Everyone had a sneaking but genuine affection for Old Peter Blake, the janitor. I hear him now muttering as he climbs the stairs with his two fragrant pails suspended from the neck-yoke and beginning his morning greeting as he lands on the floor. “Oh you rotten, nasty, stinking Love, open up.” I would not lay claim to any special measure of his affection, nor to distinction in his speech. This was his normal greeting to the student whose room he was about to visit in his daily morning rounds. It was a treat to listen to his quaint Irish wit, to his keen and strangely accurate estimate of students and professors, to his poetic philosophizing, to his original Peterine theology. “Oh, Cupid, there are two times in the year for a man to die. One is when the snow is leaving us in the springtime and the grass is getting green and the flowers are sticking up their heads. Then, if you have held out through the winter, it is a good time and a very easy time to die. But the best time to die of all year, Cupid, is at Chris-e-mas when the Savior was born and everybody is happy and giving presents; then the gates of heaven are open wide and everyone may freely enter in.” I hope old Pete died at “Chris-e-mas!”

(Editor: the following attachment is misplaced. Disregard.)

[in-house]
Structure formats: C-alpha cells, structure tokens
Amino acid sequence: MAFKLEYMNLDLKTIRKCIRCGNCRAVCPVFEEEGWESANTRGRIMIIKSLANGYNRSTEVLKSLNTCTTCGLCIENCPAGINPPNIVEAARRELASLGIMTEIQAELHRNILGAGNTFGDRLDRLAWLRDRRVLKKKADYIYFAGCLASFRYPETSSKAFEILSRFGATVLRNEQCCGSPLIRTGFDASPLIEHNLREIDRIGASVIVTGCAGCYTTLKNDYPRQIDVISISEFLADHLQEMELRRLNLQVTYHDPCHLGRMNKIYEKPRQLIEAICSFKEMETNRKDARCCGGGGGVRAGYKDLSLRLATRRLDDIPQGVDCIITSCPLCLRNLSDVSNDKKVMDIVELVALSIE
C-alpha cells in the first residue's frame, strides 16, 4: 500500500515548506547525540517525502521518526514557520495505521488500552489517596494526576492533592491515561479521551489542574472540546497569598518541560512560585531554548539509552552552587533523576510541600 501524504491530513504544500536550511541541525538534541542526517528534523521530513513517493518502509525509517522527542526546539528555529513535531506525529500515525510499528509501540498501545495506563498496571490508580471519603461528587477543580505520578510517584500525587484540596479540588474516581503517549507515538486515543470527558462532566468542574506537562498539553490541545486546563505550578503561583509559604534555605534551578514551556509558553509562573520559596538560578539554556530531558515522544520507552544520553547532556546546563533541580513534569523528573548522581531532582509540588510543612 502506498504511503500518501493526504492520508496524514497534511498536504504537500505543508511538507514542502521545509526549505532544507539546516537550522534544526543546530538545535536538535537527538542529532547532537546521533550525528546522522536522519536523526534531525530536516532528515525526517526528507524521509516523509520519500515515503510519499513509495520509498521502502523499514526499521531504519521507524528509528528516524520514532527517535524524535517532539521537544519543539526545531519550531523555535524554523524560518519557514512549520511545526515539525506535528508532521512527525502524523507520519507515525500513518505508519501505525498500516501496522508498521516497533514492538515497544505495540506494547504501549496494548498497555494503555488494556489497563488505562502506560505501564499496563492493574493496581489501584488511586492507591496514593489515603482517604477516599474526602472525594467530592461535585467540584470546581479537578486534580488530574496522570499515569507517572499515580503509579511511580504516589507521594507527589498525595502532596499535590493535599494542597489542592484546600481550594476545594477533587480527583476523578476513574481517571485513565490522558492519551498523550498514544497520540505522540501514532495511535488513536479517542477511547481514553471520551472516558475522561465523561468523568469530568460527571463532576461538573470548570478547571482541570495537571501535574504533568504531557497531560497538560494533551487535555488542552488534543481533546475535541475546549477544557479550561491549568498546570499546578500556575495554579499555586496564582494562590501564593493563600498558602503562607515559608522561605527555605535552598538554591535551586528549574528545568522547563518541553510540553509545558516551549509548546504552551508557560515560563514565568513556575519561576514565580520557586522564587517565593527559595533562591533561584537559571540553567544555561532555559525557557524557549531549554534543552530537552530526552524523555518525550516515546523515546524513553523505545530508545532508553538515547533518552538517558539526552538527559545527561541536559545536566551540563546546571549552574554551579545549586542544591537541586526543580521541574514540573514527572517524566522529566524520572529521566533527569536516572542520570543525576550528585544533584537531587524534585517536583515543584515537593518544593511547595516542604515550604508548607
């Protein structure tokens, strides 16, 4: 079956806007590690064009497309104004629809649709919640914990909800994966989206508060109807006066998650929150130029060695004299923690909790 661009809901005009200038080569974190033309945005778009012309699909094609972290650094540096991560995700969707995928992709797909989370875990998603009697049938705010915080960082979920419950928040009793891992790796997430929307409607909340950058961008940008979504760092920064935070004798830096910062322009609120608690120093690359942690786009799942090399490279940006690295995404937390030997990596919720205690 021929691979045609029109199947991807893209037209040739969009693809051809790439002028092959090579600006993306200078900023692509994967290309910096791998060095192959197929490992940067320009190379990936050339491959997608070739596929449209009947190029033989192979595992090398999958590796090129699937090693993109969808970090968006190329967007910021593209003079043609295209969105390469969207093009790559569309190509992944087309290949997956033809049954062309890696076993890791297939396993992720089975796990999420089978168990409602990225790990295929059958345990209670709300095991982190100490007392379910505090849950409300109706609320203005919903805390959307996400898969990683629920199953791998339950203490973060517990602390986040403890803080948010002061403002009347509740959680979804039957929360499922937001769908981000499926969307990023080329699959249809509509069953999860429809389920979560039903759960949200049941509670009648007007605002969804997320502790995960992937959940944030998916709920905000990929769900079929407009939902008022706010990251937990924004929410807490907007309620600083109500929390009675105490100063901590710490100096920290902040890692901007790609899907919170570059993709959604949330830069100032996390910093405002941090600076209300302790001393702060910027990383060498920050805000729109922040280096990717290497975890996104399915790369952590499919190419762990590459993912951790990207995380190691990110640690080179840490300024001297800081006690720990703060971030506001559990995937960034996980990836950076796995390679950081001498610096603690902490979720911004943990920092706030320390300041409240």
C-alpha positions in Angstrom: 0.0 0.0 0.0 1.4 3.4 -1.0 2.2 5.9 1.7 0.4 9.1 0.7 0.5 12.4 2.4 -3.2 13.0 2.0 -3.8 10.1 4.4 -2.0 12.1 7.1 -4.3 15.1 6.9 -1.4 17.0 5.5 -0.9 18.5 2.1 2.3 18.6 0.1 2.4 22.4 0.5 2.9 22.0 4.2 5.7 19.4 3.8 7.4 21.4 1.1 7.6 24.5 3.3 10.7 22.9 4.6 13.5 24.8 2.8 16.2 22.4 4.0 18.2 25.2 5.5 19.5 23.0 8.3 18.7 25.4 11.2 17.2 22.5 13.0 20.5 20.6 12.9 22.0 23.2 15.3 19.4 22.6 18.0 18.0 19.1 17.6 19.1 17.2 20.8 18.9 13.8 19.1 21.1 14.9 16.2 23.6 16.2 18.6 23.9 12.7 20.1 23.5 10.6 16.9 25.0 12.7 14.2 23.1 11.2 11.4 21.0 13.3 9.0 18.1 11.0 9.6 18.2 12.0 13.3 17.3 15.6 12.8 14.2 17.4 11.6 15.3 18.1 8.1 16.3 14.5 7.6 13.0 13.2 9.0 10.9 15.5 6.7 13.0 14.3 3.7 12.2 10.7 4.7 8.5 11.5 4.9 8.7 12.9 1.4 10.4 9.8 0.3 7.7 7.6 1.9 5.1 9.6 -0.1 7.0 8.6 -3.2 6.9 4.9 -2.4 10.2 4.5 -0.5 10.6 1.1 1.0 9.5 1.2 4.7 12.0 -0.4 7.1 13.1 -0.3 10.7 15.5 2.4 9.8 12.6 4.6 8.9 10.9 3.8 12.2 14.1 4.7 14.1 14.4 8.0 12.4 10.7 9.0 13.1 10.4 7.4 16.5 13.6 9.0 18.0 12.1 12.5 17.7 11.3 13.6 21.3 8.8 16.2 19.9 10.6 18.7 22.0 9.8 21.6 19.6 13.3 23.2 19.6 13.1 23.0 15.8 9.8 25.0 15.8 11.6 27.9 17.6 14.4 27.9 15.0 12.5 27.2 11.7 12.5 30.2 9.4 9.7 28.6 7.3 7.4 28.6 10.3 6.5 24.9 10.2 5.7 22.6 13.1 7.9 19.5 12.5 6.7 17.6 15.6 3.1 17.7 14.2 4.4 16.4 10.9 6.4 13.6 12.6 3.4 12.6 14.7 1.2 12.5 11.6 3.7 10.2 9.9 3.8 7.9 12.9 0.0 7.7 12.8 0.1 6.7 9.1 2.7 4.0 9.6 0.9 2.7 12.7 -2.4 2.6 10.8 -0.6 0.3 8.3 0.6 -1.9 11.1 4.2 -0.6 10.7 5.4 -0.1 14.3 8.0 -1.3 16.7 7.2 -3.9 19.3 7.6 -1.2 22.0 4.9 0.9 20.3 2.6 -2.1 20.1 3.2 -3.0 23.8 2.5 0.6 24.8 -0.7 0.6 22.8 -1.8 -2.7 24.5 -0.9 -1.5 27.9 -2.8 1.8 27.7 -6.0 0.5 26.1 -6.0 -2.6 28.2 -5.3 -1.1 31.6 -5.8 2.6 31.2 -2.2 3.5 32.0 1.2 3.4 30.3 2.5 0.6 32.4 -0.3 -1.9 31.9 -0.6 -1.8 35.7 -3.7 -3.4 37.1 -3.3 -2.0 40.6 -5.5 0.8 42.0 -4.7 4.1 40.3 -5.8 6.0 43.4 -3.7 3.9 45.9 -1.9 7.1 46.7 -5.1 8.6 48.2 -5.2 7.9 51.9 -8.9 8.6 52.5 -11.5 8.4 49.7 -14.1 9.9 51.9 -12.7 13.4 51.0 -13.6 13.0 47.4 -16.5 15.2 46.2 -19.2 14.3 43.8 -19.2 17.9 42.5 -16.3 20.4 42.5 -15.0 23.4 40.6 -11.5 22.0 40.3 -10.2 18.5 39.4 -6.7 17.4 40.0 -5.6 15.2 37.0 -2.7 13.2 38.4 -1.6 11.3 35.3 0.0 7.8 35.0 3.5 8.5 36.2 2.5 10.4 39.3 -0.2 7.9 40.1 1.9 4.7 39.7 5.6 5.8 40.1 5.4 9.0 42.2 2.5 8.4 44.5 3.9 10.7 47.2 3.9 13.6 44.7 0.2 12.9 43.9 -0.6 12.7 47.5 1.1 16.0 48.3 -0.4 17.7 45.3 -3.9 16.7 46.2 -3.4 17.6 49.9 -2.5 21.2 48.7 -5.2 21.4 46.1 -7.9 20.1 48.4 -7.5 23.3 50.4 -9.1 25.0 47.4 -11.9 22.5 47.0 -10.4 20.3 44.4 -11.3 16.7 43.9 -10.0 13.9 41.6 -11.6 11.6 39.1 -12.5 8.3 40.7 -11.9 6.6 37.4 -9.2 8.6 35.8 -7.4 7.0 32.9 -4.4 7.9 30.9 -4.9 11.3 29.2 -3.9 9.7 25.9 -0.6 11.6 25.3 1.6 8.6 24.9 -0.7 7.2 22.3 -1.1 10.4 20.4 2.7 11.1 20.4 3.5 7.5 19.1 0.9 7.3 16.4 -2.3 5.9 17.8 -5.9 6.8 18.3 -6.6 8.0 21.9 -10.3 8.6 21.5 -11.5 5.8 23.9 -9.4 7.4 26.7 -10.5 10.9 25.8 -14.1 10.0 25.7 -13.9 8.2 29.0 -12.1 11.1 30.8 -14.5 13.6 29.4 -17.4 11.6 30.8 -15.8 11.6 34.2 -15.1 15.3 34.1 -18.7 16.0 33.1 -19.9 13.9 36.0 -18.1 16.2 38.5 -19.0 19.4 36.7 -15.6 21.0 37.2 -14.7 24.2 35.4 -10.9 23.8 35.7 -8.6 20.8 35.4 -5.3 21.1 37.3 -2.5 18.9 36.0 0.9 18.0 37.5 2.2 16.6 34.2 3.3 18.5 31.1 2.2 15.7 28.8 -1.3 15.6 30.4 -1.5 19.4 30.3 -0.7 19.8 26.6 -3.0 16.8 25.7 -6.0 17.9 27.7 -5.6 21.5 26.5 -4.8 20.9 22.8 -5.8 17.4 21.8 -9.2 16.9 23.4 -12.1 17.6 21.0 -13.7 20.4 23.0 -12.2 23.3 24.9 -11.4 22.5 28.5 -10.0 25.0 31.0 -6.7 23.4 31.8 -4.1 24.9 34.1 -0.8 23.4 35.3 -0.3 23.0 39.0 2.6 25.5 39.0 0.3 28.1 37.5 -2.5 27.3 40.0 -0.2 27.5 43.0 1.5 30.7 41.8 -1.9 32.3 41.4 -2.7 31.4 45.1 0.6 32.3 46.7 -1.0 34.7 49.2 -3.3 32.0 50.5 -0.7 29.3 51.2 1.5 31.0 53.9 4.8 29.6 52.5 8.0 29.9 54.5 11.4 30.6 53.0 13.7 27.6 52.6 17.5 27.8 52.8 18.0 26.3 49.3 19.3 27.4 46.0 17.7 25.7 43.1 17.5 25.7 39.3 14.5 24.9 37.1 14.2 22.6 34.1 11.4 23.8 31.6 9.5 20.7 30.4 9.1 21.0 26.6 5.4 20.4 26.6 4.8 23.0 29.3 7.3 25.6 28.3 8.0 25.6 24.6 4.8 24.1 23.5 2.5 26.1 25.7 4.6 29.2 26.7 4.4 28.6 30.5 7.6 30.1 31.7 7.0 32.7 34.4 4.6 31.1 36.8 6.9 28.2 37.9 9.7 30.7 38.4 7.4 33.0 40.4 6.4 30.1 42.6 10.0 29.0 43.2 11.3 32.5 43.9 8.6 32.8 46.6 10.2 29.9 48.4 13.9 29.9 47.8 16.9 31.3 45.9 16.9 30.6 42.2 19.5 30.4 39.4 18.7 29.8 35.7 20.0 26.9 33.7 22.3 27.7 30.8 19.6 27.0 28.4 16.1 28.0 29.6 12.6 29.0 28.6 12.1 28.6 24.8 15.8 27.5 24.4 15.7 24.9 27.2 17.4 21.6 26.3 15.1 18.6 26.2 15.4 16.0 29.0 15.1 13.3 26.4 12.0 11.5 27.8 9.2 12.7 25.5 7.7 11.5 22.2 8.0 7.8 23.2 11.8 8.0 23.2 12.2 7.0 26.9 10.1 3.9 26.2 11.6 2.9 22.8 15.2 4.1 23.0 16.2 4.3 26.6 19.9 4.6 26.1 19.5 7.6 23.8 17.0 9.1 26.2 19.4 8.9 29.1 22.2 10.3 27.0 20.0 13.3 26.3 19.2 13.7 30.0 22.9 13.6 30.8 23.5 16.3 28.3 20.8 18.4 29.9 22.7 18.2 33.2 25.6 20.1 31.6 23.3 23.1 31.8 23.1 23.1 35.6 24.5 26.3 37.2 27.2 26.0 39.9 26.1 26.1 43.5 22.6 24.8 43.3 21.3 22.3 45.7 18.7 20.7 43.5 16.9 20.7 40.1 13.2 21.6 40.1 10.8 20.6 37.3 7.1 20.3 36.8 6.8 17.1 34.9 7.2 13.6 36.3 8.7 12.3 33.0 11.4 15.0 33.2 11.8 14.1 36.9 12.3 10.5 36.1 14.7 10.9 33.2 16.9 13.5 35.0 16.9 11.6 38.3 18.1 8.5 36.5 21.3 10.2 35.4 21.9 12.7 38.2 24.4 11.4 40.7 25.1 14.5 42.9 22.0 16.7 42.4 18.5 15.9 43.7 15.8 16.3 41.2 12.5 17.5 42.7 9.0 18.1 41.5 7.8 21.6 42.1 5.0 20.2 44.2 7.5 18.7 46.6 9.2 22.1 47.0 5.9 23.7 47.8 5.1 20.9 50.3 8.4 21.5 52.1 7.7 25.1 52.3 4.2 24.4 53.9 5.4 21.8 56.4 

The religious life of our day deserves special mention. There was the College church and perhaps half of the professing Christians transferred their membership to that body. Each class maintained its weekly prayer meeting and there was the noon-day meeting for all the students, lasting 15 or 20 minutes four days of the week, except Wednesday and Saturday, that time being taken by the rhetorical exercises. The YMCA had a functional, though by no means very vital or forceful, existence. Each class has its deacon. Albright was ours. How chosen, I do not know. Morning chapel was obligatory with allowance for a reasonable number of absences each term. Sunday morning services with sermon by clerical members of the faculty and occasionally outsiders were obligatory. There was a college choir which led us in our praise, but no special attention was given to its training. There were no such able training and artistic results as of today. One of the boys writes that of the College quartette two were members of our class, Albright and Elliott, and it was in our junior year that the custom of giving concerts in the region round about was instituted. This last winter or spring, I attended in New York City the recital by Hamilton’s choir of today. For artistic finish, for expressive modulation, for harmonious blending of voices, let me say I have never heard its equal. The presentation was a perfect gem never to be forgotten. We all who heard that and the singing on the Hill of last year want to express our keen appreciation of the valuable and artistic work of Prof. Fancher, largely or wholly a gratuitous work of love.